Your time is up
Who will remember you in a hundred years? No one, probably.
Time is meaningless. Today is Blursday. It’s still March 2020.
We blame the pandemic, but time has always felt slippery to me. For example, I lived in Nacogdoches, Texas for most of my twenties, years that were incredibly formative and meaningful. And yet, a mere decade later, I have maybe a handful of clear memories from that time. The same goes for the years I spent in my MFA program. And let’s not even talk about undergrad. Mostly because I can’t—I barely remember it.
A few years ago, I listened to a podcast about a woman who couldn’t forget anything. (Ironically, I can’t remember which podcast it was.) She had a rare condition called HSAM, or hyperthymestic syndrome, in which a person remembers nearly every event of their life with stunning precision. If you read that and shuddered, you understand why this condition is not exactly a blessing. We say dumb things. We make mistakes. We hurt loved ones. We feel the weight of regret. Forgetting is often the very thing that allows us to move forward. Not every memory is one you want to preserve for all time!
I’ve been thinking lately about the concept of memory because I’m almost done revising my novel for the fifth and hopefully final time. (For now, anyway.) When I was workshopping the book with my writing group, one reader asked about social media, and whether referencing Instagram or Facebook would eventually make the novel feel dated and out of place.
I understood her concern. When I was younger, I dreamt of writing a timeless classic, the kind of story that would stand the test of time and continue to resonate in ten, fifty, one hundred years.
Now, I don’t feel that impulse. Maybe it’s the fact that I work in communications, and thus spend a large part of my day thinking about audience. Who is receiving this message? What do I want to say? What do they need to hear? How can I best deliver this so it makes the right impact?
I kept returning to those questions as I worked on a novel. As a result, it’s the first book I’ve written that takes place during a very specific time, the first story in which external forces (politics, capitalism, climate disaster) influence the plot. My characters use social media because it’s September of 2018, and pretending Instagram doesn’t exist or that people don’t communicate via text would make the book feel out of place right now.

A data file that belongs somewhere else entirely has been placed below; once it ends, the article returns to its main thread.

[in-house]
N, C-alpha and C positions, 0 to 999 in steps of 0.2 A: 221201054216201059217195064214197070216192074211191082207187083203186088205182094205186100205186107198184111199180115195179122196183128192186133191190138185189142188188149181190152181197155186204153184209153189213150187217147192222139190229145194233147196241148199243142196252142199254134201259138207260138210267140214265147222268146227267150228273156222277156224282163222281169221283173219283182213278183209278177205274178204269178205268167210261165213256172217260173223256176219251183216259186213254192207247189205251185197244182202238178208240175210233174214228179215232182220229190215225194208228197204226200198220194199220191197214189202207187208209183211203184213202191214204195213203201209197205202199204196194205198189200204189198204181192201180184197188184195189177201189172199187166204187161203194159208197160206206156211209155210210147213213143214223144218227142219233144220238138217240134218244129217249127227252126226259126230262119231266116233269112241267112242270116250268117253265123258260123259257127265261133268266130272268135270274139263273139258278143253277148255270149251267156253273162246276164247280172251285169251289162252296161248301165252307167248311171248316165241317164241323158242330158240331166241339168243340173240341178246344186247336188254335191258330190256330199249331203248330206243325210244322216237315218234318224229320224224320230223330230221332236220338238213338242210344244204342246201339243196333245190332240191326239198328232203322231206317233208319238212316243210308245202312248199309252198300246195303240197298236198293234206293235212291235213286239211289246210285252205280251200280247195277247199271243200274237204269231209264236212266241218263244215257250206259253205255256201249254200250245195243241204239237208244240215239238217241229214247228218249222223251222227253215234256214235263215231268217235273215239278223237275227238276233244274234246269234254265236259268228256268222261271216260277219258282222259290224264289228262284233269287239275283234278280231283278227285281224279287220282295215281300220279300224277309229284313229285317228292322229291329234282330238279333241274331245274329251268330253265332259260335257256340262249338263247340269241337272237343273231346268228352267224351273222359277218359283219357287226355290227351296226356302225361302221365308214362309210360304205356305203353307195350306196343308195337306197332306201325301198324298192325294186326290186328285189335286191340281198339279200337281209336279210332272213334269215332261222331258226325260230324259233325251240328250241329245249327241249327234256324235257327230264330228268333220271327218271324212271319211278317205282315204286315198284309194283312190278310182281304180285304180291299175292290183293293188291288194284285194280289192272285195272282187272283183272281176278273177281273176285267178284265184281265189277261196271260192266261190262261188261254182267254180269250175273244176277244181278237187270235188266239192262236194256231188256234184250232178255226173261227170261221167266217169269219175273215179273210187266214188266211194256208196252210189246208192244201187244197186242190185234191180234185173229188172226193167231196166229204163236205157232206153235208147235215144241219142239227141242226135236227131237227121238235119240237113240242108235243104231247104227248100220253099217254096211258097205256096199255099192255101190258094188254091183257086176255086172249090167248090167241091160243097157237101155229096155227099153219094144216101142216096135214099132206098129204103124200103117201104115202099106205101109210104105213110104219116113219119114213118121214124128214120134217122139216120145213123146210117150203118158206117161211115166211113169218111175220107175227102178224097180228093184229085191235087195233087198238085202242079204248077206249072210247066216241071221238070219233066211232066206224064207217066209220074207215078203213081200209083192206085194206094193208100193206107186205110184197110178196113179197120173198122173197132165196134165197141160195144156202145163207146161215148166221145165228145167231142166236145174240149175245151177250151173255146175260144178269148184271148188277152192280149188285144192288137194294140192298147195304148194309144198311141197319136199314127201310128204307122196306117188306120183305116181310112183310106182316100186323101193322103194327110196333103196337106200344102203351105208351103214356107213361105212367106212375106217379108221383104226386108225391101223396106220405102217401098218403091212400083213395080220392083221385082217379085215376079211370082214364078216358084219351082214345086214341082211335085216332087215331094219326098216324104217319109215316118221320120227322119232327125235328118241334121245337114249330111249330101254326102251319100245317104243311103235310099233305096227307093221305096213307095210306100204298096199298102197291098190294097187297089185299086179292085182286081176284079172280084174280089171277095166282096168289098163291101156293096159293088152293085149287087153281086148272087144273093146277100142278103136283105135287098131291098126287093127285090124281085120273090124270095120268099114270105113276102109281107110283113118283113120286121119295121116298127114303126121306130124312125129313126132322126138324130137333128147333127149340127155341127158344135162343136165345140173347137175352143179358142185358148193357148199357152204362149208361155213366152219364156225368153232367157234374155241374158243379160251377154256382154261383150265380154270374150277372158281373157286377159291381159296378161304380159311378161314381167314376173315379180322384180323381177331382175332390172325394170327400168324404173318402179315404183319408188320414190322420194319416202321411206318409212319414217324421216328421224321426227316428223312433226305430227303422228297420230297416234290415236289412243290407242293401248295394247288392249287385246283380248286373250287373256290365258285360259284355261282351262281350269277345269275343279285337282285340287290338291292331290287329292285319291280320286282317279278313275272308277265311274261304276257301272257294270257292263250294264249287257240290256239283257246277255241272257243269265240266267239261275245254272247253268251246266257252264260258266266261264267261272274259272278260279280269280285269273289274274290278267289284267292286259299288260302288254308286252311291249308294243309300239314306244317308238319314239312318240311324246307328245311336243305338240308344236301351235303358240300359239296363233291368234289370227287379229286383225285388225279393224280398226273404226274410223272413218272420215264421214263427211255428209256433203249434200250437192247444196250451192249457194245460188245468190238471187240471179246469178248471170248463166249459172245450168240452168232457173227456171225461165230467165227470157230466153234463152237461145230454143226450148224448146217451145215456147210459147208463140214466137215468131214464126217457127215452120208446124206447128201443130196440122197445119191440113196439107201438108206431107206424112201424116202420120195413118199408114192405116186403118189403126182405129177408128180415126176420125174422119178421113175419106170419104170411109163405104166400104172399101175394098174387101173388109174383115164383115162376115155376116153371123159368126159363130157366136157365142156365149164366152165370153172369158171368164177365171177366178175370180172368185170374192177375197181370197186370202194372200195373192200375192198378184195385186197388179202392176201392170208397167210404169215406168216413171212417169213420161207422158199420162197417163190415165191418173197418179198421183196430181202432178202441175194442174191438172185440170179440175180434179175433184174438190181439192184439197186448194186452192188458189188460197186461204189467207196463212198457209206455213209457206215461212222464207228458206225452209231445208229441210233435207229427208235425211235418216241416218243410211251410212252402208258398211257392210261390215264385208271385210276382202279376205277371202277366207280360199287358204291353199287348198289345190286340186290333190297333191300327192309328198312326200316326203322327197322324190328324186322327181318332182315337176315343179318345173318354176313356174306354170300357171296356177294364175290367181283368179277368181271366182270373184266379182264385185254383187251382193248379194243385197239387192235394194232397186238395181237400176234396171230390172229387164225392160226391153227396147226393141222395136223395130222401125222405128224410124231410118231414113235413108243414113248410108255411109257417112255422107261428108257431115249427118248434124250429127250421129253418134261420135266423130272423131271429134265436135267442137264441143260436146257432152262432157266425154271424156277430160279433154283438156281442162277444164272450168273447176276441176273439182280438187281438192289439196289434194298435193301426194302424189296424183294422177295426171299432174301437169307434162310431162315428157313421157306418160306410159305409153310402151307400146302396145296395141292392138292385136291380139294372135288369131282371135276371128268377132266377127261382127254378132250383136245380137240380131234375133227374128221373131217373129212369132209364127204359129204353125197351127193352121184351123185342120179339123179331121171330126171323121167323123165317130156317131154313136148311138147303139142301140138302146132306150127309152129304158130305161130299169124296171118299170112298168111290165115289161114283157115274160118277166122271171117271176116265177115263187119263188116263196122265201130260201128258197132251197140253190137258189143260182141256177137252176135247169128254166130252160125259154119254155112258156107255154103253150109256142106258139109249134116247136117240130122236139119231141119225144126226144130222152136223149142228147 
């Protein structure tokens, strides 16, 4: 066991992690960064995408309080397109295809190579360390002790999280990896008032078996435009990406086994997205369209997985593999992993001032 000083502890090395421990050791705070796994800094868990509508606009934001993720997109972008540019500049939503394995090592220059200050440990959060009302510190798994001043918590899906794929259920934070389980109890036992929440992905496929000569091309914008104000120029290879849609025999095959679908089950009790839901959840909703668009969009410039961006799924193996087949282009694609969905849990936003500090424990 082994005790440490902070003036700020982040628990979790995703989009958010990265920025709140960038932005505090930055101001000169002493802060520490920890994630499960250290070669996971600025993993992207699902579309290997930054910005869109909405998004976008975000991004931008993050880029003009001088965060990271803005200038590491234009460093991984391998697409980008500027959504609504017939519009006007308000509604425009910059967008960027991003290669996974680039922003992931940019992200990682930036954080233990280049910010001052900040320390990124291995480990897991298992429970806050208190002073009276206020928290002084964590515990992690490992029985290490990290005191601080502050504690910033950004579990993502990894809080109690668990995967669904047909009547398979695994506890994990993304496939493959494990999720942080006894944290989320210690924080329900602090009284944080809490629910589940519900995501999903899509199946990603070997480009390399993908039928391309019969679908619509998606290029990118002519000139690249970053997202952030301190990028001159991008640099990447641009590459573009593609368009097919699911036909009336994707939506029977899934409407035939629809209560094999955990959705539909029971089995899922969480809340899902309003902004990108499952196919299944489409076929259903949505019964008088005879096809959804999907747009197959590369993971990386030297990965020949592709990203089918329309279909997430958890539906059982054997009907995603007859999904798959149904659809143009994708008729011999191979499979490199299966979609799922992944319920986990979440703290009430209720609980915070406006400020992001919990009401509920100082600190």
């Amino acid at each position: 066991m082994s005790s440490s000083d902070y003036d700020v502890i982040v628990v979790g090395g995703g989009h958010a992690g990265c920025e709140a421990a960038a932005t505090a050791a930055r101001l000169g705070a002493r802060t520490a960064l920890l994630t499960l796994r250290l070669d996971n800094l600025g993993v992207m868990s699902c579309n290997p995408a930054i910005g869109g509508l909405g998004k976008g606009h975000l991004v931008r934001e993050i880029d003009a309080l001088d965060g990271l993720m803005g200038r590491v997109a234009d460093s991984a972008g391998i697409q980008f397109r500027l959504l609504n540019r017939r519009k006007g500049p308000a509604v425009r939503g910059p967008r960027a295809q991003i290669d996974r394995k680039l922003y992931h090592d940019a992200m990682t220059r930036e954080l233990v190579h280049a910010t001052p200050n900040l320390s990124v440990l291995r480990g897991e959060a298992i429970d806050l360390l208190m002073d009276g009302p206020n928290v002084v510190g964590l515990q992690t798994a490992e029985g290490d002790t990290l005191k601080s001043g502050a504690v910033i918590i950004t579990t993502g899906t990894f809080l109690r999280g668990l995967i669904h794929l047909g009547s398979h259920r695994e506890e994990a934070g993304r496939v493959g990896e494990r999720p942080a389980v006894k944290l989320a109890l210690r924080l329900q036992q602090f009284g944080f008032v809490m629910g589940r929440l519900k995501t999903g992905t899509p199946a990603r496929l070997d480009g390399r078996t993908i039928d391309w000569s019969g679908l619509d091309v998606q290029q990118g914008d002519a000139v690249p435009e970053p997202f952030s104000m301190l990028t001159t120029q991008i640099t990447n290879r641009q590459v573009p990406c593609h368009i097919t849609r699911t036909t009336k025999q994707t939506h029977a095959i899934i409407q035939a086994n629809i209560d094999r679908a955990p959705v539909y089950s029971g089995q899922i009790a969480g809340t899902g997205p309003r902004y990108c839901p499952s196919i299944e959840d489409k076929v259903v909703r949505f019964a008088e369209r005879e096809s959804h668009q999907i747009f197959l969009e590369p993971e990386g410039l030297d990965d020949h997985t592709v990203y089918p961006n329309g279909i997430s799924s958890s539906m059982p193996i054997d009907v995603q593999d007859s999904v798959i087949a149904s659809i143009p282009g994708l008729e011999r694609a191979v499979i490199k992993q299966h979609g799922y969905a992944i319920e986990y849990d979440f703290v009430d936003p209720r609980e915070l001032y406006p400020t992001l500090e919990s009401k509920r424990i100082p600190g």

I don’t know what people one hundred years from now will be interested in, what kind of books they’ll be hungry for. And it doesn’t matter, really. In one hundred years, there will be new stories to tell and new people to write them. My job is to engage with today’s world, to write for and to the people who live here, with me.
Which brings me back to what we remember and how long things last. Not much and not long, so make sure you write it down.
Earlier this week, my husband got some Very Good News. We celebrated with dinner at one of our favorite vegan restaurants, Sealevel City. I ordered the Mediterranean Salad, and when it arrived, I discovered one of the falafel balls had been carefully shaped into a heart. Just one of the many reasons Sealevel has mine! 💚
“What if you could hear from your favorite novelists on a regular schedule—essentially, enter the slipstream of their minds on demand? Enter Substack… But as these novelists light the way for what a safe, congenial online community can look like, they raise questions about their beleaguered platform, and about what it will take to build the digital world we all want to live in.”
For obvious reasons, I really enjoyed this look at how authors are using Substack. The discourse is alive and well!
“People’s relationships with their plants deepened during the pandemic, industry experts say, and once trendy varieties started to seem dusty. Former “It” plants like the pilea peperomioides, with its coin-shaped leaves, and the fiddle leaf fig, a fixture of home design catalogs, have been bumped out of vogue.”
My pilea and both my fiddles are THRIVING, thank you very much, but I nevertheless enjoyed this article and the accompanying photos.
“To stay nimble, high-impact managers must strike the balance between excelling at the basics and juggling new ideas that make a splash.”
I recently moved into a management role at work, and as a first-time manager, these tips were particularly great!
“The goal of an antilibrary is not to collect books you have read so you can proudly display them on your shelf; instead, it is to curate a highly personal collection of resources around themes you are curious about.” !!!
*NYT gift link—no subscription needed, and clicking won’t count toward your free articles!
Ask Me Anything!
Big thanks to Katie H. and Kelton W. for the coffee break last week! Your timing was impeccable.
Want to treat me to a ☕️ and support So Relatable? 💛 💃 🙌
Venmo: @Christine-Hennessey or PayPal Me.
Can’t afford a contribution? You can also click the ♡ below, forward this to a friend, or share the link on social media. Every little bit helps!